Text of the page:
In May 2006, LBAC successfully convinced the U.S. Supreme Court to rule in favor of the County of Los Angeles, and reverse the Ninth Circuit in Ceballos v. Garcetti. Ceballos, an employee of the Los Angeles County District Attorney’s office, brought suit under § 1983, alleging that County employees retaliated against him for exercising his First Amendment rights. Specifically, Ceballos alleged that he was retaliated against for a memorandum he drafted arguing that an affidavit police used to obtain a critical search warrant was inaccurate.

LBAC and the County prevailed in the preliminary stages of the case after the District Court granted the County’s summary judgment motion, finding no protected First Amendment speech interest in the memorandum because Ceballos wrote it in a purely job-related capacity, pursuant to his employment duties. The Ninth Circuit Court of Appeals reversed, holding that the memorandum was entitled to First Amendment protection because it was on a matter of public concern, and found that Ceballos’ speech interests outweighed the government’s interests in promoting workplace efficiency and avoiding workplace disruption.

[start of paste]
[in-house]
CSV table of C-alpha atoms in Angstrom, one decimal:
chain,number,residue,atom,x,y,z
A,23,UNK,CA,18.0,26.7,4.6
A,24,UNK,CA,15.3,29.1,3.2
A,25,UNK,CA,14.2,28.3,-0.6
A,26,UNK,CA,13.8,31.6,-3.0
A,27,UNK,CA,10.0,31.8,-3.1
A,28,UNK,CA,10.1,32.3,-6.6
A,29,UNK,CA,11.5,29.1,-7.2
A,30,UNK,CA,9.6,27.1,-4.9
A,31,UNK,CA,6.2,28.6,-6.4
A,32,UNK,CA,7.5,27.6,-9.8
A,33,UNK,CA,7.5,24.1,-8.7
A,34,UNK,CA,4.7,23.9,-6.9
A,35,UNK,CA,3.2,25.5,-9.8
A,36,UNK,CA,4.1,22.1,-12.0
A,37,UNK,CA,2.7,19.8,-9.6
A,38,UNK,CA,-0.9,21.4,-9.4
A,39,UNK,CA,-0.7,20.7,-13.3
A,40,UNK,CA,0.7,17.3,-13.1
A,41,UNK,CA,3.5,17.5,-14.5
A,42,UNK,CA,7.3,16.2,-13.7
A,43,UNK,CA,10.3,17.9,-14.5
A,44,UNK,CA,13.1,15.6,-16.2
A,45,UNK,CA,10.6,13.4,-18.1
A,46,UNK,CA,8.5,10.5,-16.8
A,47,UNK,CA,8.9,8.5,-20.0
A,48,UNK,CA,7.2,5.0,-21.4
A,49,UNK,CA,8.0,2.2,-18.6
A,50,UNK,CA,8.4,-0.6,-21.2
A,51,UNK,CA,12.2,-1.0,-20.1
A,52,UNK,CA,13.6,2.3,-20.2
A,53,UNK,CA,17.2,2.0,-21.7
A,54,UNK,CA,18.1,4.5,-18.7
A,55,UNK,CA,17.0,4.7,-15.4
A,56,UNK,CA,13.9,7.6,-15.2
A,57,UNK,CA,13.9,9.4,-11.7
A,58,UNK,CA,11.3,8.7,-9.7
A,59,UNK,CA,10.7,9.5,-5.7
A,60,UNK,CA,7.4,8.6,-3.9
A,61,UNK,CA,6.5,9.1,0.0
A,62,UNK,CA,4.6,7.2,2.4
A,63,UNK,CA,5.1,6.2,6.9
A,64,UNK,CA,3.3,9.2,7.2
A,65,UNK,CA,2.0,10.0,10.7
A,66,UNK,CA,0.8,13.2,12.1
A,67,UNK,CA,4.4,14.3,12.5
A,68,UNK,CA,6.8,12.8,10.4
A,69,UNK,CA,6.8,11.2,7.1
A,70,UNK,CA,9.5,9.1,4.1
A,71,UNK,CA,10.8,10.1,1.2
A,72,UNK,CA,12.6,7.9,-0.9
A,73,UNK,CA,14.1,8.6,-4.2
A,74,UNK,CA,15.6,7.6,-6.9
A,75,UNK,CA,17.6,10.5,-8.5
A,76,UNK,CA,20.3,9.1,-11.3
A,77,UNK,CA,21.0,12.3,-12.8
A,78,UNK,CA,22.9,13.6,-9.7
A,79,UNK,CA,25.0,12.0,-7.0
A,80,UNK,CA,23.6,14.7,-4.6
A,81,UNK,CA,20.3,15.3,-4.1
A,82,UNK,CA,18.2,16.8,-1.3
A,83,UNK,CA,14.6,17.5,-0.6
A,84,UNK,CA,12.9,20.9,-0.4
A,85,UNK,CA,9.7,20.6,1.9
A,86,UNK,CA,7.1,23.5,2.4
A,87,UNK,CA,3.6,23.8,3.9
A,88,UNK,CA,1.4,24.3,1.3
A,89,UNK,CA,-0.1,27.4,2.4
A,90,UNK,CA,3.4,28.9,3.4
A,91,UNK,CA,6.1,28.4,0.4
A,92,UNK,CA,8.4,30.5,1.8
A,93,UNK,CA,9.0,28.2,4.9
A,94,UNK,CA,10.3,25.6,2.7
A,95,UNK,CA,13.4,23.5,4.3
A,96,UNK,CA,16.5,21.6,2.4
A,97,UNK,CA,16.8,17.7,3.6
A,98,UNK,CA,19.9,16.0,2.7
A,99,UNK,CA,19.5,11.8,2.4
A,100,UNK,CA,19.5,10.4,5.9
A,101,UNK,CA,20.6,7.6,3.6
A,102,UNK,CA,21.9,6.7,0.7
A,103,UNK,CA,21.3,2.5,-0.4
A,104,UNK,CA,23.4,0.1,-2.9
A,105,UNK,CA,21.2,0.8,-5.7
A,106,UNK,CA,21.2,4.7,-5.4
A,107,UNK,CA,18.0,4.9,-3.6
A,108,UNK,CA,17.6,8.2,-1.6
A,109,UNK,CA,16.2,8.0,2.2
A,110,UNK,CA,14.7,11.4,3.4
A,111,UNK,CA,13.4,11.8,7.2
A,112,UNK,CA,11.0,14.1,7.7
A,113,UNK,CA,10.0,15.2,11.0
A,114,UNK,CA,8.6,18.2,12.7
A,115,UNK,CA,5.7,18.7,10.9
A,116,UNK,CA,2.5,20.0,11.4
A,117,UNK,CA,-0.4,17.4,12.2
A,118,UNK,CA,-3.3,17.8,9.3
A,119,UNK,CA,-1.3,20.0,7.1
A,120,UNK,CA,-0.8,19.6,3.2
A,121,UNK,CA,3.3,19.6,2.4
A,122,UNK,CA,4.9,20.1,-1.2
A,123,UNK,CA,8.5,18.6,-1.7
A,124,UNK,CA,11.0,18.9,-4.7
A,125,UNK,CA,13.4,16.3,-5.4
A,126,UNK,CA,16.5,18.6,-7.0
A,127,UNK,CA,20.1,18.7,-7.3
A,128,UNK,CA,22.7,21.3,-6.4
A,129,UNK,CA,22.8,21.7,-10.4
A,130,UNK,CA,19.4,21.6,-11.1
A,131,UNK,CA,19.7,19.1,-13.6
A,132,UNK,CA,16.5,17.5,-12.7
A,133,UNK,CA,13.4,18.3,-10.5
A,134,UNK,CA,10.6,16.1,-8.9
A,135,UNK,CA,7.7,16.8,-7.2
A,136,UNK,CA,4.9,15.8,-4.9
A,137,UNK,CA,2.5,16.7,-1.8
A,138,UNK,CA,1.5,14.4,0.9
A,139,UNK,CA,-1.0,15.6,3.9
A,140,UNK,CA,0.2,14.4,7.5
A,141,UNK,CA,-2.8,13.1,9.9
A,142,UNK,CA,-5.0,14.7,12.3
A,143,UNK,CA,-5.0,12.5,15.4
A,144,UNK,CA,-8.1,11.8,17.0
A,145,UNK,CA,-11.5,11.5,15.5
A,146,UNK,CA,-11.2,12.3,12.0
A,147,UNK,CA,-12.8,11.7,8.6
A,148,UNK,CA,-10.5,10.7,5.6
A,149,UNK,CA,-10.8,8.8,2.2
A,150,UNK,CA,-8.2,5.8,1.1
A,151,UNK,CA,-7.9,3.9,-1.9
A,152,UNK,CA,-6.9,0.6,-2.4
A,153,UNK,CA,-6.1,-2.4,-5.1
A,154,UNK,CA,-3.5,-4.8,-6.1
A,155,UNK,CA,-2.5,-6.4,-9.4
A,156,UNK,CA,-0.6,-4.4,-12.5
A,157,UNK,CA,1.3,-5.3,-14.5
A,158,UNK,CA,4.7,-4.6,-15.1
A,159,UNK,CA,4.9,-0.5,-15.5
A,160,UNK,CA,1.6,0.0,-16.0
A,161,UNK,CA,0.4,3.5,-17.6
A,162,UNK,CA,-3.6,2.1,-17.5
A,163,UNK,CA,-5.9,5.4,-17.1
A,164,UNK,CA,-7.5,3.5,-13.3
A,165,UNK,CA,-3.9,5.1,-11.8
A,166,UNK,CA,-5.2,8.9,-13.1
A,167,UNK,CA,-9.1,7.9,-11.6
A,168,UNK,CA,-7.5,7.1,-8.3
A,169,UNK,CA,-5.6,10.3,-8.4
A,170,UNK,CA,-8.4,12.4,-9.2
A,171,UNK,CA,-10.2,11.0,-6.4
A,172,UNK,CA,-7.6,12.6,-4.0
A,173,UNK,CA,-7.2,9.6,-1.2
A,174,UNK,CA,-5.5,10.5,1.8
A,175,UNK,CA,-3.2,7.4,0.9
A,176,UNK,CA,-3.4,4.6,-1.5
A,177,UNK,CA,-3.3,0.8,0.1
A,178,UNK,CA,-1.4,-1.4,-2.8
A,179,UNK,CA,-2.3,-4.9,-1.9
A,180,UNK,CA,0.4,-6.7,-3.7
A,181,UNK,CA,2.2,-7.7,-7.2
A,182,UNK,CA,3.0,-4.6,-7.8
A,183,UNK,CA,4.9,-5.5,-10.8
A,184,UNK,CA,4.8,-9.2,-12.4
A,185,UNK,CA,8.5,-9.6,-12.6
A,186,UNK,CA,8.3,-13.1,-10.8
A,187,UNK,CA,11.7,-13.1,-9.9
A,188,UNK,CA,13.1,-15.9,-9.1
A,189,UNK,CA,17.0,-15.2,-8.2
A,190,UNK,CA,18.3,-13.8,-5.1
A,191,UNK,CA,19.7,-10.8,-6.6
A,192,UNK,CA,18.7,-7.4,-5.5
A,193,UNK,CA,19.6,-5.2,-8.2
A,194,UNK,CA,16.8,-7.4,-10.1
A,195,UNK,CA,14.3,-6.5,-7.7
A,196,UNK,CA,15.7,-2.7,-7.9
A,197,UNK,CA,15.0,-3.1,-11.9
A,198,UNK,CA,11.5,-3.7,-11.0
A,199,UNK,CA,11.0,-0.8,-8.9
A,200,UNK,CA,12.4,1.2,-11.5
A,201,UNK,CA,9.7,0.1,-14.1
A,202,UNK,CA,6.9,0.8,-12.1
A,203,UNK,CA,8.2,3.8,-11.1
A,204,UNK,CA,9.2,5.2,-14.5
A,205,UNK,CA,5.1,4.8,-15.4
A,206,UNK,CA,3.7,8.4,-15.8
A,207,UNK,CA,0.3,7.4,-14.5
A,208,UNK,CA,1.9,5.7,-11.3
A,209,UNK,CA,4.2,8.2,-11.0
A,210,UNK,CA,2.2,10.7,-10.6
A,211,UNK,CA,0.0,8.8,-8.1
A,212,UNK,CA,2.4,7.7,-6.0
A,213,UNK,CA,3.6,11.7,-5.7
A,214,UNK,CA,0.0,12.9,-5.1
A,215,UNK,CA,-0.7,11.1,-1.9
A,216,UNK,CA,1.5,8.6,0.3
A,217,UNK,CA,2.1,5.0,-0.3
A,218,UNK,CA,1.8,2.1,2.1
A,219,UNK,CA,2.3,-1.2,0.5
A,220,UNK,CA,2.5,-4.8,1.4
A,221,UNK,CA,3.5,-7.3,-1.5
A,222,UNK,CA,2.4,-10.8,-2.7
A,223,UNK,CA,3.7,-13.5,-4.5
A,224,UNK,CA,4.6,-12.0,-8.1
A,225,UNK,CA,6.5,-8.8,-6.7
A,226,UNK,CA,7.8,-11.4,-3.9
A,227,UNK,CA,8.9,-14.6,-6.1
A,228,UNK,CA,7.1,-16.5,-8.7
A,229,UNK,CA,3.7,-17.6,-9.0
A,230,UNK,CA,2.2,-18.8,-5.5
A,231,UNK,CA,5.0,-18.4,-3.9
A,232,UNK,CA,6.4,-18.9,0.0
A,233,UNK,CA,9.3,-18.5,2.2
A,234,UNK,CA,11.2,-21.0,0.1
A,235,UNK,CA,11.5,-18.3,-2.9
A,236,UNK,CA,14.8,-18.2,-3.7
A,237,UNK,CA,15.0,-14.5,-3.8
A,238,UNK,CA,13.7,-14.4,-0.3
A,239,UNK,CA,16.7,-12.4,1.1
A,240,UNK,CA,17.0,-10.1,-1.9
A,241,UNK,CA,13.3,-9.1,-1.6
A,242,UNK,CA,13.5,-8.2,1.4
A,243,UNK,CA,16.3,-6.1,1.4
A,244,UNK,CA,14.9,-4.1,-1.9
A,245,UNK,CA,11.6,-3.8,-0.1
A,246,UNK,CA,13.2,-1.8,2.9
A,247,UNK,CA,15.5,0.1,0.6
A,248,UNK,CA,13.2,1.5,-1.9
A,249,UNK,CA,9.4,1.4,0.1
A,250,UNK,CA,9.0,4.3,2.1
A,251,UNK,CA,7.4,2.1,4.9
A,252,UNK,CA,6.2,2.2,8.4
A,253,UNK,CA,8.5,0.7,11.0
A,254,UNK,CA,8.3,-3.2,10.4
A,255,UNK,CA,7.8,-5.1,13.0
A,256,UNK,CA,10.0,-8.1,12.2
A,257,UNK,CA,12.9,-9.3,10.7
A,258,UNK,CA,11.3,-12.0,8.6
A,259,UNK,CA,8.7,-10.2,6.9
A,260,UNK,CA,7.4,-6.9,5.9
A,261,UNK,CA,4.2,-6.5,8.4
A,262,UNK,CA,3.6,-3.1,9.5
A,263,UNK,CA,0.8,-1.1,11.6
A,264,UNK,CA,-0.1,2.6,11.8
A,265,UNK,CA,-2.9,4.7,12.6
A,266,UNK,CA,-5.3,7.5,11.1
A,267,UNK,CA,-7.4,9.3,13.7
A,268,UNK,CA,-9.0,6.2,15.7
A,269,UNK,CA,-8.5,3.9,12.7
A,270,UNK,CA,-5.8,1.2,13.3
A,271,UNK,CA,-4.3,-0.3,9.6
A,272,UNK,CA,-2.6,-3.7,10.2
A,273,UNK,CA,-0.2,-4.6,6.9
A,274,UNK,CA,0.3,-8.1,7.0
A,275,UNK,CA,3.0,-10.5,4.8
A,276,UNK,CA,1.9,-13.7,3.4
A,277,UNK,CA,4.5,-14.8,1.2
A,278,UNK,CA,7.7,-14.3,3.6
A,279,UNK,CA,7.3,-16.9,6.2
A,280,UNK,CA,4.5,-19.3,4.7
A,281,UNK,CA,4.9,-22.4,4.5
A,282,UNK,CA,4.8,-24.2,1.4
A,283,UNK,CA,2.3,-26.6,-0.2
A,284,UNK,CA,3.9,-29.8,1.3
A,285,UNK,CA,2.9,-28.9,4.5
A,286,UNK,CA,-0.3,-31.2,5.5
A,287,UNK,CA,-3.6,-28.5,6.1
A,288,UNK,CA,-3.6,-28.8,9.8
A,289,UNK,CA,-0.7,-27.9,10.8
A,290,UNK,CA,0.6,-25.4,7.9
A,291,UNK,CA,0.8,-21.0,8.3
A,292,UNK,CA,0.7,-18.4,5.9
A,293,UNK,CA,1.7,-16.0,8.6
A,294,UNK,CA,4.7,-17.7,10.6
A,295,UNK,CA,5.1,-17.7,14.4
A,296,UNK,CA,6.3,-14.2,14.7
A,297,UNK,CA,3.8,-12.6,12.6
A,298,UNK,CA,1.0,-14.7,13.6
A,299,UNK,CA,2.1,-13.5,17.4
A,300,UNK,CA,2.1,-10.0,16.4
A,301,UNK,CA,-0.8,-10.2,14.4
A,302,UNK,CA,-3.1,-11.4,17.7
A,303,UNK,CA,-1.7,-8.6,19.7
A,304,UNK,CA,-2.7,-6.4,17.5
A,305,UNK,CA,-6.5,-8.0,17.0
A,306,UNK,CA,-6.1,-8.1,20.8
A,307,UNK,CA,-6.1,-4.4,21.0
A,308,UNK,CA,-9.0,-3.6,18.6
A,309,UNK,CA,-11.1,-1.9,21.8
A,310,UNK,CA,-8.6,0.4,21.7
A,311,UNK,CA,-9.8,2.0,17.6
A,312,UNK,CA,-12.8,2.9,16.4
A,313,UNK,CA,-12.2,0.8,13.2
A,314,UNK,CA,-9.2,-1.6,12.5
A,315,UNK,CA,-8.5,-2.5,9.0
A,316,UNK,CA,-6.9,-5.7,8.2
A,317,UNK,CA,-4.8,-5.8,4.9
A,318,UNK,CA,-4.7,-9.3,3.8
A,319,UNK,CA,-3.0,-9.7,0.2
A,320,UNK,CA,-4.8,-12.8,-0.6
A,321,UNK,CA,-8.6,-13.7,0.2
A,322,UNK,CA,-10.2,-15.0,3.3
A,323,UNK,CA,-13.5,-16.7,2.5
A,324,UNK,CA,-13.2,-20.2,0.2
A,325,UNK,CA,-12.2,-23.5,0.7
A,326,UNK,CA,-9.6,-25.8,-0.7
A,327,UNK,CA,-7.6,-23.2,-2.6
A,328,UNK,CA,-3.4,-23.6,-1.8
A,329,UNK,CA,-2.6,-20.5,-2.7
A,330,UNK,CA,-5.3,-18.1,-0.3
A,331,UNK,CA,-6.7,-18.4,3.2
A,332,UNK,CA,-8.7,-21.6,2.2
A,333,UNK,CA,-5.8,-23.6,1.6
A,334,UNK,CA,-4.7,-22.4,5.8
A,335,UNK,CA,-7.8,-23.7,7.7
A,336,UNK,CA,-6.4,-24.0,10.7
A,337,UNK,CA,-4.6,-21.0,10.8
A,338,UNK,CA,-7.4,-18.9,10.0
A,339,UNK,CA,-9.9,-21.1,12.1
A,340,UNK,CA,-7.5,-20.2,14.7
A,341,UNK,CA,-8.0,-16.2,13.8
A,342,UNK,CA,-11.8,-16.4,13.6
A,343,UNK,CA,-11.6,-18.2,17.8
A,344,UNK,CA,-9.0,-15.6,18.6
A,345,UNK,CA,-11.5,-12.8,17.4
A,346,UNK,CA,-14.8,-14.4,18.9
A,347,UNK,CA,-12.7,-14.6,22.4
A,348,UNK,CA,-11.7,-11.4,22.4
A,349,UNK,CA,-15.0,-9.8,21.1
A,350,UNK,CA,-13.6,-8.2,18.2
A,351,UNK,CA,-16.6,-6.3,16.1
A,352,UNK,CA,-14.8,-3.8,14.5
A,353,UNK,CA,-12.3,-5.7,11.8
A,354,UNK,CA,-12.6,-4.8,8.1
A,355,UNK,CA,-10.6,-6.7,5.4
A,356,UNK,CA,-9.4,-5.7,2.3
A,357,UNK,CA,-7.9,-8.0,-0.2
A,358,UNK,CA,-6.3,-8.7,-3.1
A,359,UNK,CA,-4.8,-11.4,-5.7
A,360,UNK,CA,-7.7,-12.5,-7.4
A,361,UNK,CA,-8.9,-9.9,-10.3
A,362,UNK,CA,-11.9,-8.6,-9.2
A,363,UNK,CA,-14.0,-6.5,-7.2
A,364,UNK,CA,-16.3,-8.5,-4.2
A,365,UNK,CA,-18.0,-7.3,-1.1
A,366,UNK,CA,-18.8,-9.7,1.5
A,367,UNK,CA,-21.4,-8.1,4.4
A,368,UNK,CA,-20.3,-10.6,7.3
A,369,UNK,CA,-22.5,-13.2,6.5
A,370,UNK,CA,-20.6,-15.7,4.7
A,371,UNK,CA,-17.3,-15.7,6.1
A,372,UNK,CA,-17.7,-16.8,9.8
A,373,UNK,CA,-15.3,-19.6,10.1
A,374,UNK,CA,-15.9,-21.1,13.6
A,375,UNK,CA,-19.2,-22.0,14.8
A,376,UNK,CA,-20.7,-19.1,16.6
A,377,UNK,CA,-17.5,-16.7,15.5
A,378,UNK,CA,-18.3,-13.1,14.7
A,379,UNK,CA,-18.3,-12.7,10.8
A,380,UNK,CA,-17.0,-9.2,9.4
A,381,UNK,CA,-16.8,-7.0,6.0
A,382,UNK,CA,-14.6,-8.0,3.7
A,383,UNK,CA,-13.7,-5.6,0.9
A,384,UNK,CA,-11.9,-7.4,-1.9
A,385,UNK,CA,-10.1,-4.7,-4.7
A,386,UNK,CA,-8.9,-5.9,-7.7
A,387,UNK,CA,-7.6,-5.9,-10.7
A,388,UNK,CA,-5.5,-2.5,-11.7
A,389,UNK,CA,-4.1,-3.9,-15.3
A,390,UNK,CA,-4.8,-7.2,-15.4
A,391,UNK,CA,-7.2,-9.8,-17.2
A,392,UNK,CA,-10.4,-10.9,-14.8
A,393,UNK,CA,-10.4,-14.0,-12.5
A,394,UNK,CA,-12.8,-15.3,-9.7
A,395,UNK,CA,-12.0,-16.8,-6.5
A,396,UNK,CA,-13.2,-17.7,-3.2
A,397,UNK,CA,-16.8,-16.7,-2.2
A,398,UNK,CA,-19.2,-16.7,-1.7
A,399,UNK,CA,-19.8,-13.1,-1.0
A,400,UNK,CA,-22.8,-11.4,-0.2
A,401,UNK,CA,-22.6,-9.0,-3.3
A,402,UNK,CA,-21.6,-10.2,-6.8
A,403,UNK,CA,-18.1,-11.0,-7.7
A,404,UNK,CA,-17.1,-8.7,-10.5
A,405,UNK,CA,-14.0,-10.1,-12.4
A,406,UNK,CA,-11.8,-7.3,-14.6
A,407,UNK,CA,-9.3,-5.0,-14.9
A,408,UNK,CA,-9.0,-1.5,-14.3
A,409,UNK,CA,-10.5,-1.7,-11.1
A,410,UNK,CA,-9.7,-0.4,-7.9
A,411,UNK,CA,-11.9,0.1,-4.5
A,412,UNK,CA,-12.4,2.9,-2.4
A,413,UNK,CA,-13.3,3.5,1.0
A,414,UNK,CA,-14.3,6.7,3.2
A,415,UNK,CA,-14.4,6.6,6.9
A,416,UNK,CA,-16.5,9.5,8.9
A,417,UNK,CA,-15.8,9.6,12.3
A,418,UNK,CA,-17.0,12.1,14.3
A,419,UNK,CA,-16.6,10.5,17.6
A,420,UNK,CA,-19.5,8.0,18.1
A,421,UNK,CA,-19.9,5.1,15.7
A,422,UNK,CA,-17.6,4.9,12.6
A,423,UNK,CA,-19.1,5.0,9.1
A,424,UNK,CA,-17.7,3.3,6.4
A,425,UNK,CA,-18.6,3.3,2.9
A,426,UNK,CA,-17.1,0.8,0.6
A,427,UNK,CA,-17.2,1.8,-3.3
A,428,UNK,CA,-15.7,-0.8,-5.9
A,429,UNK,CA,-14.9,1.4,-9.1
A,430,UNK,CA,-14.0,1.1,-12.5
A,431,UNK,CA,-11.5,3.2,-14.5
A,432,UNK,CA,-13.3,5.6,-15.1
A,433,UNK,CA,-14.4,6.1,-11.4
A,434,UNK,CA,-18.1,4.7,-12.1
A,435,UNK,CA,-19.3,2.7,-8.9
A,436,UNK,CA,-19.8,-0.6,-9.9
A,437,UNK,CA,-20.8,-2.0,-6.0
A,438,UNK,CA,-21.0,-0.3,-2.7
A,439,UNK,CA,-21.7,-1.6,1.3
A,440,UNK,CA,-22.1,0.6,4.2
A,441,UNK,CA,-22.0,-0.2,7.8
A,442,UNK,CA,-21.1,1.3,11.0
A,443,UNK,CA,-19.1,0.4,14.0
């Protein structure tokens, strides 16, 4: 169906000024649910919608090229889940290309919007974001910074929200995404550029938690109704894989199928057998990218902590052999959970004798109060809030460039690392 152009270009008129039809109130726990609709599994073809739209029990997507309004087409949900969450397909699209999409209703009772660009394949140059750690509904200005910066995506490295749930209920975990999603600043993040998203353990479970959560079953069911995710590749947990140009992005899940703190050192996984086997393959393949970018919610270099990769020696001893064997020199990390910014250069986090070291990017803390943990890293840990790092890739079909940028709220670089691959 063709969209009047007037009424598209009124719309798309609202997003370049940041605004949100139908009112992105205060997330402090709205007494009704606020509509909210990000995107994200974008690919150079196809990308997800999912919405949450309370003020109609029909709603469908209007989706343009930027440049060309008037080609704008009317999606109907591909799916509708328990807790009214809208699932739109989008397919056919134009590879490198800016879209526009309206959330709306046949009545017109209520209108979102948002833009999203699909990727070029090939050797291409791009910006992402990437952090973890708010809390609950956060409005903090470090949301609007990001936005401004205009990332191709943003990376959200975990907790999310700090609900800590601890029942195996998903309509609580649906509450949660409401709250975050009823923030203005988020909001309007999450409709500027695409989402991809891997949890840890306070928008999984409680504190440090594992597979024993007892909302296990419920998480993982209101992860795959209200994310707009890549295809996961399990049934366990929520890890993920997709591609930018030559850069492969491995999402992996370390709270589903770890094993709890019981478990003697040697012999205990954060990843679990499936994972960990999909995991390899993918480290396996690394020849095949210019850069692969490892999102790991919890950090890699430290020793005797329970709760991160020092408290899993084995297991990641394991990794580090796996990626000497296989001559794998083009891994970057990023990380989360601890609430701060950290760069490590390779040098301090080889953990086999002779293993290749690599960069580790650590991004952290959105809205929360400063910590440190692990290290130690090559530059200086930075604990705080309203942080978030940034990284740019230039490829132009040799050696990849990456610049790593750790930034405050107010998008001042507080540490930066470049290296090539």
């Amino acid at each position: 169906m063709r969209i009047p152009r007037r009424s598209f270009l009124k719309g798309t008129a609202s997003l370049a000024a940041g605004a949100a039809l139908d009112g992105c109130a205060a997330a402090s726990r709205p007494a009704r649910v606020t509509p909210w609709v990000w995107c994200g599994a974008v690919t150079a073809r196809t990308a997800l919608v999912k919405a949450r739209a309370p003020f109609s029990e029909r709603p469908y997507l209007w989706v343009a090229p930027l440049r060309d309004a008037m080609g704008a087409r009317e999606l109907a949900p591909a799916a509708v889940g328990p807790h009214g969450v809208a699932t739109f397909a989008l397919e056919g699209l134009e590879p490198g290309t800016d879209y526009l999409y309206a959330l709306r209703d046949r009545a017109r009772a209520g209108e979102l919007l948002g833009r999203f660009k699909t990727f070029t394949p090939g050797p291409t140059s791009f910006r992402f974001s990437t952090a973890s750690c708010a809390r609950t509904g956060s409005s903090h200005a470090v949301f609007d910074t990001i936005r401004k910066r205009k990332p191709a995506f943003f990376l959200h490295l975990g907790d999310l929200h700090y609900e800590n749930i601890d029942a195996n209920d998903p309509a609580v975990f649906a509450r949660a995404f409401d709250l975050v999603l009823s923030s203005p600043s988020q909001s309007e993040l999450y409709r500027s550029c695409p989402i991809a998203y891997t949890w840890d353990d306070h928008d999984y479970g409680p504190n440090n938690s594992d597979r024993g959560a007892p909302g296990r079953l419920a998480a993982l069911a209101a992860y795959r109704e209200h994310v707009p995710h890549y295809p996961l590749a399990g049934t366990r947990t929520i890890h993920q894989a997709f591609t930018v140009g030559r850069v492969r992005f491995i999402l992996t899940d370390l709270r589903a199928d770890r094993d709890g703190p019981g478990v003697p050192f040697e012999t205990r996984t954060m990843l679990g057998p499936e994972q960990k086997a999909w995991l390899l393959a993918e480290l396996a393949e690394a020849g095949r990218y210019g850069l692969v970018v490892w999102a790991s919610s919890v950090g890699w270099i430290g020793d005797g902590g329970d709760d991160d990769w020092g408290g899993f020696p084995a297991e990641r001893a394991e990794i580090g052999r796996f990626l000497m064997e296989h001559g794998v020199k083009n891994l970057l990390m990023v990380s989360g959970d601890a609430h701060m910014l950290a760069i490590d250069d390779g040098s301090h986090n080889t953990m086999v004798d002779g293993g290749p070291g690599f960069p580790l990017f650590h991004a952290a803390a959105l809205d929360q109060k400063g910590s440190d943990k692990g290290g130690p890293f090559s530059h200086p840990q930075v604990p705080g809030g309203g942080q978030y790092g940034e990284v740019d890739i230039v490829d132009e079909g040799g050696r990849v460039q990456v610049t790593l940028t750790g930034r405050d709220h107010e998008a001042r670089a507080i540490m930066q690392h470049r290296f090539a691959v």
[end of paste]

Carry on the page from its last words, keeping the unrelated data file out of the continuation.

The U.S. Supreme Court granted LBAC’s petition for certiorari. The case was argued twice before the Supreme Court, first while former Justice Sandra Day O’Connor was on the bench and again after Justice Samuel Alito Jr. took her place. Ultimately, the U.S. Supreme Court reversed the Ninth Circuit’s decision, holding that when public employees make statements pursuant to their official duties, they are not speaking as citizens for First Amendment purposes and thus the Constitution does not insulate their communications from employer discipline. See Garcetti v. Ceballos, 126 S. Ct. 1951 (2006). This Supreme Court victory has positive and far-reaching implications for all of LBAC’s clients!

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